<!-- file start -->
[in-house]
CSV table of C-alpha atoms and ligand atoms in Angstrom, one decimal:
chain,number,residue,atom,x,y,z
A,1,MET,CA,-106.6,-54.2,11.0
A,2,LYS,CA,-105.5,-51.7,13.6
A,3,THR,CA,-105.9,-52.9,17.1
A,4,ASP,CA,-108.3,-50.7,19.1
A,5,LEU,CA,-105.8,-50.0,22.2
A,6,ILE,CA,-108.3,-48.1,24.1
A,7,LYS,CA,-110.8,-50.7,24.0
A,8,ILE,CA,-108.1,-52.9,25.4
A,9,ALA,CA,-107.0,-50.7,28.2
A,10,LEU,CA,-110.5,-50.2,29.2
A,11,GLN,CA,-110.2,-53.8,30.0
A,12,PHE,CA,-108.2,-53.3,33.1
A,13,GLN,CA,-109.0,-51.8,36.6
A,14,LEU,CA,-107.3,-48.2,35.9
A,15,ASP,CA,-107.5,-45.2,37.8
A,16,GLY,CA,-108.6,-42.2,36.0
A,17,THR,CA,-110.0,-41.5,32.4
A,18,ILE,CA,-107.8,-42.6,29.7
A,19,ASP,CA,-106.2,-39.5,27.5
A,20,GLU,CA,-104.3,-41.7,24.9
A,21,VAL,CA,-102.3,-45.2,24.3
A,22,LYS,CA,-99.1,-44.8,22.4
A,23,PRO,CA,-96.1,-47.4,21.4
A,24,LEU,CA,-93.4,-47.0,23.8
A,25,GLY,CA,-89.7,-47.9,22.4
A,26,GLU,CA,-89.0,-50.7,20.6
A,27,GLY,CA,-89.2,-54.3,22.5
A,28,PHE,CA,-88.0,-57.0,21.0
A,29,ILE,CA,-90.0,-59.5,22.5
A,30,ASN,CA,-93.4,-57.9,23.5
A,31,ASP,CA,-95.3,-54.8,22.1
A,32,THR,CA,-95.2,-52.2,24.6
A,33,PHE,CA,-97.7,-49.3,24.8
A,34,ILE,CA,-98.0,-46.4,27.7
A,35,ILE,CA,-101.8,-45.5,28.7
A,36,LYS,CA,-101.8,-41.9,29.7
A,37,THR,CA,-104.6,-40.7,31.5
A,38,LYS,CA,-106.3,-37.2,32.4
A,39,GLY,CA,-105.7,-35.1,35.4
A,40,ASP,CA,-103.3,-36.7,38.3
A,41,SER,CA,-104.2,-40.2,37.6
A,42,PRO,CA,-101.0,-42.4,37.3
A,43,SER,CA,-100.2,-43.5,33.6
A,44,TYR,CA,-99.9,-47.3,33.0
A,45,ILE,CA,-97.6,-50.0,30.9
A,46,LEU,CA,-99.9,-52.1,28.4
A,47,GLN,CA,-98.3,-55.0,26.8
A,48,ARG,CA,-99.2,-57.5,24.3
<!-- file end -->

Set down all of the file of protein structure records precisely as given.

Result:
[in-house]
CSV table of C-alpha atoms and ligand atoms in Angstrom, one decimal:
chain,number,residue,atom,x,y,z
A,1,MET,CA,-106.6,-54.2,11.0
A,2,LYS,CA,-105.5,-51.7,13.6
A,3,THR,CA,-105.9,-52.9,17.1
A,4,ASP,CA,-108.3,-50.7,19.1
A,5,LEU,CA,-105.8,-50.0,22.2
A,6,ILE,CA,-108.3,-48.1,24.1
A,7,LYS,CA,-110.8,-50.7,24.0
A,8,ILE,CA,-108.1,-52.9,25.4
A,9,ALA,CA,-107.0,-50.7,28.2
A,10,LEU,CA,-110.5,-50.2,29.2
A,11,GLN,CA,-110.2,-53.8,30.0
A,12,PHE,CA,-108.2,-53.3,33.1
A,13,GLN,CA,-109.0,-51.8,36.6
A,14,LEU,CA,-107.3,-48.2,35.9
A,15,ASP,CA,-107.5,-45.2,37.8
A,16,GLY,CA,-108.6,-42.2,36.0
A,17,THR,CA,-110.0,-41.5,32.4
A,18,ILE,CA,-107.8,-42.6,29.7
A,19,ASP,CA,-106.2,-39.5,27.5
A,20,GLU,CA,-104.3,-41.7,24.9
A,21,VAL,CA,-102.3,-45.2,24.3
A,22,LYS,CA,-99.1,-44.8,22.4
A,23,PRO,CA,-96.1,-47.4,21.4
A,24,LEU,CA,-93.4,-47.0,23.8
A,25,GLY,CA,-89.7,-47.9,22.4
A,26,GLU,CA,-89.0,-50.7,20.6
A,27,GLY,CA,-89.2,-54.3,22.5
A,28,PHE,CA,-88.0,-57.0,21.0
A,29,ILE,CA,-90.0,-59.5,22.5
A,30,ASN,CA,-93.4,-57.9,23.5
A,31,ASP,CA,-95.3,-54.8,22.1
A,32,THR,CA,-95.2,-52.2,24.6
A,33,PHE,CA,-97.7,-49.3,24.8
A,34,ILE,CA,-98.0,-46.4,27.7
A,35,ILE,CA,-101.8,-45.5,28.7
A,36,LYS,CA,-101.8,-41.9,29.7
A,37,THR,CA,-104.6,-40.7,31.5
A,38,LYS,CA,-106.3,-37.2,32.4
A,39,GLY,CA,-105.7,-35.1,35.4
A,40,ASP,CA,-103.3,-36.7,38.3
A,41,SER,CA,-104.2,-40.2,37.6
A,42,PRO,CA,-101.0,-42.4,37.3
A,43,SER,CA,-100.2,-43.5,33.6
A,44,TYR,CA,-99.9,-47.3,33.0
A,45,ILE,CA,-97.6,-50.0,30.9
A,46,LEU,CA,-99.9,-52.1,28.4
A,47,GLN,CA,-98.3,-55.0,26.8
A,48,ARG,CA,-99.2,-57.5,24.3